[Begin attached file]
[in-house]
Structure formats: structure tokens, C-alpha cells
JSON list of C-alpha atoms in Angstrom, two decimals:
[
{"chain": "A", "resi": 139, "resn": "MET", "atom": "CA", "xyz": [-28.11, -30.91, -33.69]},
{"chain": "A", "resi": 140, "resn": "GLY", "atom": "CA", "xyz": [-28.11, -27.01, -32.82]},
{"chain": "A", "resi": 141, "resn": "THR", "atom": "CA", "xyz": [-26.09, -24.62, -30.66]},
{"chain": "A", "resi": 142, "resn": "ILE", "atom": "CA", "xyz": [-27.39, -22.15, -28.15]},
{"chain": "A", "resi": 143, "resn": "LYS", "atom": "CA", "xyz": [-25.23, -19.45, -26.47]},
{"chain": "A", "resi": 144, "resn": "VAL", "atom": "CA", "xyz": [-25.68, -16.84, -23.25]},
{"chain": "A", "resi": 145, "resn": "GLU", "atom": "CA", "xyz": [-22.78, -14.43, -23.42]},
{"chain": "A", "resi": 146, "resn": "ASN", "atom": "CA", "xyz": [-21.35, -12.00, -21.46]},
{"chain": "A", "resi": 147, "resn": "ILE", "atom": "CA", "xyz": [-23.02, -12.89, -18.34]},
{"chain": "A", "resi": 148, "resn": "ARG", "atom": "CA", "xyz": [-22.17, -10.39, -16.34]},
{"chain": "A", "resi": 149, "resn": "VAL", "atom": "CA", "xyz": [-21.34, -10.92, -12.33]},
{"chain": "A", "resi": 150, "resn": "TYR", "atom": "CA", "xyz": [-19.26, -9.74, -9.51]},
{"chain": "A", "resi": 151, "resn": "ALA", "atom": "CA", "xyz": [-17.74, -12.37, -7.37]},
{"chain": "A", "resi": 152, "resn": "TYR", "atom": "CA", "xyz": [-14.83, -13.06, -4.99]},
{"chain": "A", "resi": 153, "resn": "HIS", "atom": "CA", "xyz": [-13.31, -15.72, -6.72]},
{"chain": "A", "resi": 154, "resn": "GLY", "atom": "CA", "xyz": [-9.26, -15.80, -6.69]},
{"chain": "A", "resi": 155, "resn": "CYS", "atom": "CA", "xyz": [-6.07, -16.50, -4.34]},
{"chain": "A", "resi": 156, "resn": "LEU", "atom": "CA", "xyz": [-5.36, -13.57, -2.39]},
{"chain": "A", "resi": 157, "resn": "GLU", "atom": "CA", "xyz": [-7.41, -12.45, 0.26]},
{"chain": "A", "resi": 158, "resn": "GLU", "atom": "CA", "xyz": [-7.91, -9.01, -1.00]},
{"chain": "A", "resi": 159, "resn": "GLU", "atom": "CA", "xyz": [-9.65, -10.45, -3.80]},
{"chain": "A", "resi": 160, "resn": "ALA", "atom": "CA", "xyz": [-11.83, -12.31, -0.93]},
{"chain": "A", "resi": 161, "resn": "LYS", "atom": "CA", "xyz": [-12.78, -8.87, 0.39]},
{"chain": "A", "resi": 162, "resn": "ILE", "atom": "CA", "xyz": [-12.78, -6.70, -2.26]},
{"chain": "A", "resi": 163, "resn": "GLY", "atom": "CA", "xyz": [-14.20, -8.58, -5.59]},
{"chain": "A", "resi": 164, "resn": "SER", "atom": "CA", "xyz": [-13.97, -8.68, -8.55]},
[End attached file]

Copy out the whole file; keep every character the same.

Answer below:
[in-house]
Structure formats: structure tokens, C-alpha cells
JSON list of C-alpha atoms in Angstrom, two decimals:
[
{"chain": "A", "resi": 139, "resn": "MET", "atom": "CA", "xyz": [-28.11, -30.91, -33.69]},
{"chain": "A", "resi": 140, "resn": "GLY", "atom": "CA", "xyz": [-28.11, -27.01, -32.82]},
{"chain": "A", "resi": 141, "resn": "THR", "atom": "CA", "xyz": [-26.09, -24.62, -30.66]},
{"chain": "A", "resi": 142, "resn": "ILE", "atom": "CA", "xyz": [-27.39, -22.15, -28.15]},
{"chain": "A", "resi": 143, "resn": "LYS", "atom": "CA", "xyz": [-25.23, -19.45, -26.47]},
{"chain": "A", "resi": 144, "resn": "VAL", "atom": "CA", "xyz": [-25.68, -16.84, -23.25]},
{"chain": "A", "resi": 145, "resn": "GLU", "atom": "CA", "xyz": [-22.78, -14.43, -23.42]},
{"chain": "A", "resi": 146, "resn": "ASN", "atom": "CA", "xyz": [-21.35, -12.00, -21.46]},
{"chain": "A", "resi": 147, "resn": "ILE", "atom": "CA", "xyz": [-23.02, -12.89, -18.34]},
{"chain": "A", "resi": 148, "resn": "ARG", "atom": "CA", "xyz": [-22.17, -10.39, -16.34]},
{"chain": "A", "resi": 149, "resn": "VAL", "atom": "CA", "xyz": [-21.34, -10.92, -12.33]},
{"chain": "A", "resi": 150, "resn": "TYR", "atom": "CA", "xyz": [-19.26, -9.74, -9.51]},
{"chain": "A", "resi": 151, "resn": "ALA", "atom": "CA", "xyz": [-17.74, -12.37, -7.37]},
{"chain": "A", "resi": 152, "resn": "TYR", "atom": "CA", "xyz": [-14.83, -13.06, -4.99]},
{"chain": "A", "resi": 153, "resn": "HIS", "atom": "CA", "xyz": [-13.31, -15.72, -6.72]},
{"chain": "A", "resi": 154, "resn": "GLY", "atom": "CA", "xyz": [-9.26, -15.80, -6.69]},
{"chain": "A", "resi": 155, "resn": "CYS", "atom": "CA", "xyz": [-6.07, -16.50, -4.34]},
{"chain": "A", "resi": 156, "resn": "LEU", "atom": "CA", "xyz": [-5.36, -13.57, -2.39]},
{"chain": "A", "resi": 157, "resn": "GLU", "atom": "CA", "xyz": [-7.41, -12.45, 0.26]},
{"chain": "A", "resi": 158, "resn": "GLU", "atom": "CA", "xyz": [-7.91, -9.01, -1.00]},
{"chain": "A", "resi": 159, "resn": "GLU", "atom": "CA", "xyz": [-9.65, -10.45, -3.80]},
{"chain": "A", "resi": 160, "resn": "ALA", "atom": "CA", "xyz": [-11.83, -12.31, -0.93]},
{"chain": "A", "resi": 161, "resn": "LYS", "atom": "CA", "xyz": [-12.78, -8.87, 0.39]},
{"chain": "A", "resi": 162, "resn": "ILE", "atom": "CA", "xyz": [-12.78, -6.70, -2.26]},
{"chain": "A", "resi": 163, "resn": "GLY", "atom": "CA", "xyz": [-14.20, -8.58, -5.59]},
{"chain": "A", "resi": 164, "resn": "SER", "atom": "CA", "xyz": [-13.97, -8.68, -8.55]},